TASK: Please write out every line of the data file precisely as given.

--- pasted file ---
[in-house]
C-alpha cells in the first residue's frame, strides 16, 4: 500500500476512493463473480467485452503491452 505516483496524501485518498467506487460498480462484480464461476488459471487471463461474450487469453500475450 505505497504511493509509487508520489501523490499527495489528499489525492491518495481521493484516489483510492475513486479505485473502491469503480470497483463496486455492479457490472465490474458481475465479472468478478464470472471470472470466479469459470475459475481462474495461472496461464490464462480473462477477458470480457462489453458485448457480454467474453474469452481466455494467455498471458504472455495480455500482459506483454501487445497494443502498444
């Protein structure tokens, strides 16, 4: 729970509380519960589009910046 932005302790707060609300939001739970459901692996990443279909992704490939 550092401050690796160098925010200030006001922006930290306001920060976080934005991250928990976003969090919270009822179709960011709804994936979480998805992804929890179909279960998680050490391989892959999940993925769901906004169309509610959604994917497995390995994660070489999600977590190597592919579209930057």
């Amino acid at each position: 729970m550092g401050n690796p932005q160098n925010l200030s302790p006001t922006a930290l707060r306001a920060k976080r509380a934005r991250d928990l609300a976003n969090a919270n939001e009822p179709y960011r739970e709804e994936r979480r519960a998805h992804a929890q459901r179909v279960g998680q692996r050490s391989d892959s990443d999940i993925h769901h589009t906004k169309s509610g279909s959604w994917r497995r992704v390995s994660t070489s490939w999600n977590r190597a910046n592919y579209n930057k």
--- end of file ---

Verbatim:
[in-house]
C-alpha cells in the first residue's frame, strides 16, 4: 500500500476512493463473480467485452503491452 505516483496524501485518498467506487460498480462484480464461476488459471487471463461474450487469453500475450 505505497504511493509509487508520489501523490499527495489528499489525492491518495481521493484516489483510492475513486479505485473502491469503480470497483463496486455492479457490472465490474458481475465479472468478478464470472471470472470466479469459470475459475481462474495461472496461464490464462480473462477477458470480457462489453458485448457480454467474453474469452481466455494467455498471458504472455495480455500482459506483454501487445497494443502498444
């Protein structure tokens, strides 16, 4: 729970509380519960589009910046 932005302790707060609300939001739970459901692996990443279909992704490939 550092401050690796160098925010200030006001922006930290306001920060976080934005991250928990976003969090919270009822179709960011709804994936979480998805992804929890179909279960998680050490391989892959999940993925769901906004169309509610959604994917497995390995994660070489999600977590190597592919579209930057």
């Amino acid at each position: 729970m550092g401050n690796p932005q160098n925010l200030s302790p006001t922006a930290l707060r306001a920060k976080r509380a934005r991250d928990l609300a976003n969090a919270n939001e009822p179709y960011r739970e709804e994936r979480r519960a998805h992804a929890q459901r179909v279960g998680q692996r050490s391989d892959s990443d999940i993925h769901h589009t906004k169309s509610g279909s959604w994917r497995r992704v390995s994660t070489s490939w999600n977590r190597a910046n592919y579209n930057k």